Multidimensional - Literature

Literature

Perhaps the most basic way the word dimension is used in literature is as a hyperbolic synonym for feature, attribute, aspect, or magnitude. Frequently the hyperbole is quite literal as in he's so 2-dimensional, meaning that one can see at a glance what he is. This contrasts with 3-dimensional objects, which have an interior that is hidden from view, and a back that can only be seen with further examination.

Science fiction texts often mention the concept of dimension, when really referring to parallel universes, alternate universes, or other planes of existence. This usage is derived from the idea that to travel to parallel/alternate universes/planes of existence one must travel in a direction/dimension besides the standard ones. In effect, the other universes/planes are just a small distance away from our own, but the distance is in a fourth (or higher) spatial (or non-spatial) dimension, not the standard ones.

One of the most heralded science fiction novellas regarding true geometric dimensionality, and often recommended as a starting point for those just starting to investigate such matters, is the 1884 novel Flatland by Edwin A. Abbott. Isaac Asimov, in his foreword to the Signet Classics 1984 edition, described Flatland as "The best introduction one can find into the manner of perceiving dimensions."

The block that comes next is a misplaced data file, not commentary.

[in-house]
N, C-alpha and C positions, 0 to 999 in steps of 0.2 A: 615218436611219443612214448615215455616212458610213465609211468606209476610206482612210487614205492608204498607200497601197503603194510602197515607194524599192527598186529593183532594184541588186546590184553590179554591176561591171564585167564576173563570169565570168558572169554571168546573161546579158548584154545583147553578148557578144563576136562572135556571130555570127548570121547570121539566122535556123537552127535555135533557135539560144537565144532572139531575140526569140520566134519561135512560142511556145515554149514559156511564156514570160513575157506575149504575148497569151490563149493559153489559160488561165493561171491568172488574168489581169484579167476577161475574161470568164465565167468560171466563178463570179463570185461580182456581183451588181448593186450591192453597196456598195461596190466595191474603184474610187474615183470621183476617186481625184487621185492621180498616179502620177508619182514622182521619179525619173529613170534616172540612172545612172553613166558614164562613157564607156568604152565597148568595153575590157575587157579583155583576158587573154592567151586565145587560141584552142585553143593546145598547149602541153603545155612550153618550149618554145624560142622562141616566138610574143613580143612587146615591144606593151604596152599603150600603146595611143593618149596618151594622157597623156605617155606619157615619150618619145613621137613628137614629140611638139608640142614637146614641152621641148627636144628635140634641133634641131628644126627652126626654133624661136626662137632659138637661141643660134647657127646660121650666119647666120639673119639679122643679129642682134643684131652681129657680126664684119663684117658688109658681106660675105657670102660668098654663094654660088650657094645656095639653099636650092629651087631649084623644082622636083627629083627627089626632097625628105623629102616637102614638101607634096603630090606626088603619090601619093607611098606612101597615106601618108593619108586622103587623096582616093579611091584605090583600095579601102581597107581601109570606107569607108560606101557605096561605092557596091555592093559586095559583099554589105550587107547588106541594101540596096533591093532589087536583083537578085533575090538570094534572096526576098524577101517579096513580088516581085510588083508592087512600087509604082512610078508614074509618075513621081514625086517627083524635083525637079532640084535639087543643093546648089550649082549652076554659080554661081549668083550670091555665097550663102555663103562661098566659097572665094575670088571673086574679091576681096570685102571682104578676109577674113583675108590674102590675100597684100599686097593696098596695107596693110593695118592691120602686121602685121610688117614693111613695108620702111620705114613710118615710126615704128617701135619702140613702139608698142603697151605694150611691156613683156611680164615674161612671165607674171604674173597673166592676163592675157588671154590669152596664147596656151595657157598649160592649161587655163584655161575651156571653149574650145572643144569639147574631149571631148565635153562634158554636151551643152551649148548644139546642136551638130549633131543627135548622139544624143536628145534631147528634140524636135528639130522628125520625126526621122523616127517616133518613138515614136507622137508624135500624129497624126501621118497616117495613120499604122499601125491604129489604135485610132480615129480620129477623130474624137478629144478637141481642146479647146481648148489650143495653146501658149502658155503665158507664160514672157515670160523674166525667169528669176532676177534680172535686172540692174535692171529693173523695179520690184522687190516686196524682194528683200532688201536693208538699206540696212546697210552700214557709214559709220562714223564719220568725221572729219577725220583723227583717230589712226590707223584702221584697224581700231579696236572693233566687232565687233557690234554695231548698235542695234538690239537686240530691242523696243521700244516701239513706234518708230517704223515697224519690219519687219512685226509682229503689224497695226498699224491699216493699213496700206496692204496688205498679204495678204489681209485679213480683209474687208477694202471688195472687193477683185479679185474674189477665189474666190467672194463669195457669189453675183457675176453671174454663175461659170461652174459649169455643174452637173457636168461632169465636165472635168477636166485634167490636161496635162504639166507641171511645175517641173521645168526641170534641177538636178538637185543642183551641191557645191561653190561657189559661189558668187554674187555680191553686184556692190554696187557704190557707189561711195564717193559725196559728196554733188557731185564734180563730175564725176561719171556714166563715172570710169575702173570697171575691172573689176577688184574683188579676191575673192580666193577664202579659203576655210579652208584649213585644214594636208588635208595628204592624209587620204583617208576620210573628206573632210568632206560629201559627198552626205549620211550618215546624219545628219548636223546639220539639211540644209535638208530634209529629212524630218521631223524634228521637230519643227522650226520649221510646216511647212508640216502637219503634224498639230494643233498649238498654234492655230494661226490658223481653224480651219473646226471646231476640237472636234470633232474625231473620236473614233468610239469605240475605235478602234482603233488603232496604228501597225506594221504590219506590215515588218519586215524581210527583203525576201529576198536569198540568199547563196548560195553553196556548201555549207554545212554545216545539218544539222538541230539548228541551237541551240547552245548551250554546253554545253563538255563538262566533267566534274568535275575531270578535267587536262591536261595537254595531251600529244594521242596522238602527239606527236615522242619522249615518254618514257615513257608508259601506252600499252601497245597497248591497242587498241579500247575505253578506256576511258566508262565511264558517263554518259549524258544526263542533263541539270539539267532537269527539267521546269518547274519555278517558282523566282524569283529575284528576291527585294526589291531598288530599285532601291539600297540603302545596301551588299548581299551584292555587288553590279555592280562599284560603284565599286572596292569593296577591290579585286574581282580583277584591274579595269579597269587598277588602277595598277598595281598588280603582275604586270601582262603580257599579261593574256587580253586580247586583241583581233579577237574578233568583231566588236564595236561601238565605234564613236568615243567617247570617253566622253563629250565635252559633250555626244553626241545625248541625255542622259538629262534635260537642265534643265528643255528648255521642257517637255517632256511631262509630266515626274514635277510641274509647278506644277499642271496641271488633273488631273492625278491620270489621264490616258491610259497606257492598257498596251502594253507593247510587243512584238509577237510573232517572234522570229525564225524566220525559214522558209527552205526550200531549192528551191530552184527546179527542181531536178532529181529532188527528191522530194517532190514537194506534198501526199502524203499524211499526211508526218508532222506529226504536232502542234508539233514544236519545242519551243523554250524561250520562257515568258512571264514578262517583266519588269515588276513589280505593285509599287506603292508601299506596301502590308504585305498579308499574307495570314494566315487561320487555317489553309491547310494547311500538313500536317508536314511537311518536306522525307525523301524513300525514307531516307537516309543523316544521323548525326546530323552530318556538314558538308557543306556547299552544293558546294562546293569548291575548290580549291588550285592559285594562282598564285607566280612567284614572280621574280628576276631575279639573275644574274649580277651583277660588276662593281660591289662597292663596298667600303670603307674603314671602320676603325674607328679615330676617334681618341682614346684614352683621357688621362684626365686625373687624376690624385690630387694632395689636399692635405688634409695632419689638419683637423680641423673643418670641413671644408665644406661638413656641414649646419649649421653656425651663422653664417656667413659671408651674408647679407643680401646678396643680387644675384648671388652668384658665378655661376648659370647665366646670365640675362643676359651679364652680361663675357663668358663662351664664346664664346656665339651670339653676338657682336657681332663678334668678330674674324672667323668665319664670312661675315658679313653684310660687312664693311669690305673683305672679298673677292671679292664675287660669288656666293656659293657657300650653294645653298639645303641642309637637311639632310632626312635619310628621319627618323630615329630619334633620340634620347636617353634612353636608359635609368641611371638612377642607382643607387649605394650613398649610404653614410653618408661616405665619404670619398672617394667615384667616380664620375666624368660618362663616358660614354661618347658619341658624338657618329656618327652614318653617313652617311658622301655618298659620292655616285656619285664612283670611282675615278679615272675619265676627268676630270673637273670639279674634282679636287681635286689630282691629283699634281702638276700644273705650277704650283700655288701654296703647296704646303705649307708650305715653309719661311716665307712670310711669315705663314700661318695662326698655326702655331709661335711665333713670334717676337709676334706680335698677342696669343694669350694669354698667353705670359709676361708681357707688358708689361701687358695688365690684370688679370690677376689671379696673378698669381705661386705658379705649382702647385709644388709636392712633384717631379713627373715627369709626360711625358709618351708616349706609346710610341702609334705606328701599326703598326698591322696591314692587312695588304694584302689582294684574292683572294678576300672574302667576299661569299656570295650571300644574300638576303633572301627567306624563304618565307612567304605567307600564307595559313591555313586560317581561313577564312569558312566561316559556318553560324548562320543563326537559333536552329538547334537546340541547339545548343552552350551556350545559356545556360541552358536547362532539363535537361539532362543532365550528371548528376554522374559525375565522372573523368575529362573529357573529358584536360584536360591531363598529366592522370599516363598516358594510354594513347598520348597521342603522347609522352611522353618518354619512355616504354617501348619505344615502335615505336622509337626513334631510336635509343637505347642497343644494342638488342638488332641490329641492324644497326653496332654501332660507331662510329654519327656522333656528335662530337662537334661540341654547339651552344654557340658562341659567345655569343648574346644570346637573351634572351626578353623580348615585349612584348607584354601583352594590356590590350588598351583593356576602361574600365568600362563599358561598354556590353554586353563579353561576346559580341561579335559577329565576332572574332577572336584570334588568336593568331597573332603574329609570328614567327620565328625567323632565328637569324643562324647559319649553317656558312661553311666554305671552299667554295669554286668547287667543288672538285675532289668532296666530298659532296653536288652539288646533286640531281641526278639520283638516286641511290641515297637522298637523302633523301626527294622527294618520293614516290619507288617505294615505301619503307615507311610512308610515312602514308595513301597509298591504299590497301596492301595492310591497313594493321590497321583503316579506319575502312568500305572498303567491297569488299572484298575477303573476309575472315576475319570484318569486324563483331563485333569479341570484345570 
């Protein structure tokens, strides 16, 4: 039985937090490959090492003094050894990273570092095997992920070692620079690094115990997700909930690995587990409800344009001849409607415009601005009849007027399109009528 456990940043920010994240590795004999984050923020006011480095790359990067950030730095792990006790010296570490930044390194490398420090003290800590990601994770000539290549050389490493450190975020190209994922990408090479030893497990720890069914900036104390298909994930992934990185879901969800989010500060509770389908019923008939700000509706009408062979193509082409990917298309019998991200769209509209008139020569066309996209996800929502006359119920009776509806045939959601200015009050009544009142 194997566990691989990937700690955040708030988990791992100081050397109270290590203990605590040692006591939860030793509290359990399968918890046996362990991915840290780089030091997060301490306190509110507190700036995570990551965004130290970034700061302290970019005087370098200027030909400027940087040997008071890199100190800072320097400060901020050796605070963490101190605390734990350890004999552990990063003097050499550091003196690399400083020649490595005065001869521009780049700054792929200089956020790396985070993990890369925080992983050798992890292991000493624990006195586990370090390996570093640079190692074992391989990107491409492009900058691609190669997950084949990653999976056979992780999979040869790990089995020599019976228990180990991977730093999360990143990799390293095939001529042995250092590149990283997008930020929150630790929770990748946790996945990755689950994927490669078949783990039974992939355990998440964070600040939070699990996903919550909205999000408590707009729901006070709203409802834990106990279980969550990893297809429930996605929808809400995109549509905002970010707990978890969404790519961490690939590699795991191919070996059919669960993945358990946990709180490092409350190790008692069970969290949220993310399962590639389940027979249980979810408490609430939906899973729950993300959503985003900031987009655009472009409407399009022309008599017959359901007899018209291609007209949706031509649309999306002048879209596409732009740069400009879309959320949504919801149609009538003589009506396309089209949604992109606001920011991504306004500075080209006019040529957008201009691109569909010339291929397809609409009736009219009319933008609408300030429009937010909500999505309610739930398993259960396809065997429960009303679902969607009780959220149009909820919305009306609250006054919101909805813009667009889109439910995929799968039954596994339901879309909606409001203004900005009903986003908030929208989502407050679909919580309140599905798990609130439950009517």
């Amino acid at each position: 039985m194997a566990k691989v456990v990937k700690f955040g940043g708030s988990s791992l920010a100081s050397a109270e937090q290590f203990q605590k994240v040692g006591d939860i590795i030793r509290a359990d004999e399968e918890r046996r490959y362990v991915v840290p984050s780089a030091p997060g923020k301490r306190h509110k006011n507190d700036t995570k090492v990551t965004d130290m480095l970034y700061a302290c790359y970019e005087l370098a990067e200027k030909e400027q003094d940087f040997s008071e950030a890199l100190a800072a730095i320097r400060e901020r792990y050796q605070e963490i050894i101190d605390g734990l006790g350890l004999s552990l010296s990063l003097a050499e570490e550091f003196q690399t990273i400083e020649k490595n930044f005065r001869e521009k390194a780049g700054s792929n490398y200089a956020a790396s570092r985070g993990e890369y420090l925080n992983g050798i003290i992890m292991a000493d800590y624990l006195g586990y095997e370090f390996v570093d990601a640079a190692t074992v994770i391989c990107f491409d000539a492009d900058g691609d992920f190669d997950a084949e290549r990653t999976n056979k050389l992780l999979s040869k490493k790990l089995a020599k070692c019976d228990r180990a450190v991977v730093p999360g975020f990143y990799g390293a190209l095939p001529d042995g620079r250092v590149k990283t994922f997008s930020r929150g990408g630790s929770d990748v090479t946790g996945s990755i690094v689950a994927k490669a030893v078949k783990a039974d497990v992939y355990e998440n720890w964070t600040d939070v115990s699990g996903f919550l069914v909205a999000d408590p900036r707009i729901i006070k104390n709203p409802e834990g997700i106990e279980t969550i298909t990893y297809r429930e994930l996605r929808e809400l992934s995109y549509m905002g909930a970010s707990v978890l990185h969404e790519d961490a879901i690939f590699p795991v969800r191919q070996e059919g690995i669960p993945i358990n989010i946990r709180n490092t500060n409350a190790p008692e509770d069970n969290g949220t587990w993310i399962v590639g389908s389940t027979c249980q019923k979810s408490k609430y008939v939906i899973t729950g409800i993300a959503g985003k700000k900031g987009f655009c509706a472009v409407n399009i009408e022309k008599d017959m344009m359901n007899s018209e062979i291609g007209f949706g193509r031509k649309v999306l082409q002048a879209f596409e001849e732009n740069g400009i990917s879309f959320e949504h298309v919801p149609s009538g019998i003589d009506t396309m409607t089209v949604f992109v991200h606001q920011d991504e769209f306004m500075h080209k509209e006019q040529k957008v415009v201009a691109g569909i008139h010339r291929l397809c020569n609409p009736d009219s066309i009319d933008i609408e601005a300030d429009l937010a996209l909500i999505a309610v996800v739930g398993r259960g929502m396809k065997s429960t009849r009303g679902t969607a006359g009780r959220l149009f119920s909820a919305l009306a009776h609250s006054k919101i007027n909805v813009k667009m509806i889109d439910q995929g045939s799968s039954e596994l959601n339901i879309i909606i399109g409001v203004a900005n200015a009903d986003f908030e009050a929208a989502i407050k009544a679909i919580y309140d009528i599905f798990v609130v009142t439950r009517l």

The idea of other dimensions was incorporated into many early science fiction stories, appearing prominently, for example, in Miles J. Breuer's The Appendix and the Spectacles (1928) and Murray Leinster's The Fifth-Dimension Catapult (1931); and appeared irregularly in science fiction by the 1940s. Classic stories involving other dimensions include Robert A. Heinlein's —And He Built a Crooked House (1941), in which a California architect designs a house based on a three-dimensional projection of a tesseract, and Alan E. Nourse's Tiger by the Tail and The Universe Between (both 1951). Another reference is Madeleine L'Engle's novel A Wrinkle In Time (1962), which uses the 5th dimension as a way for "tesseracting the universe" or in a better sense, "folding" space to move across it quickly. The fourth and fifth dimensions were also a key component of the book The Boy Who Reversed Himself, by William Sleator.

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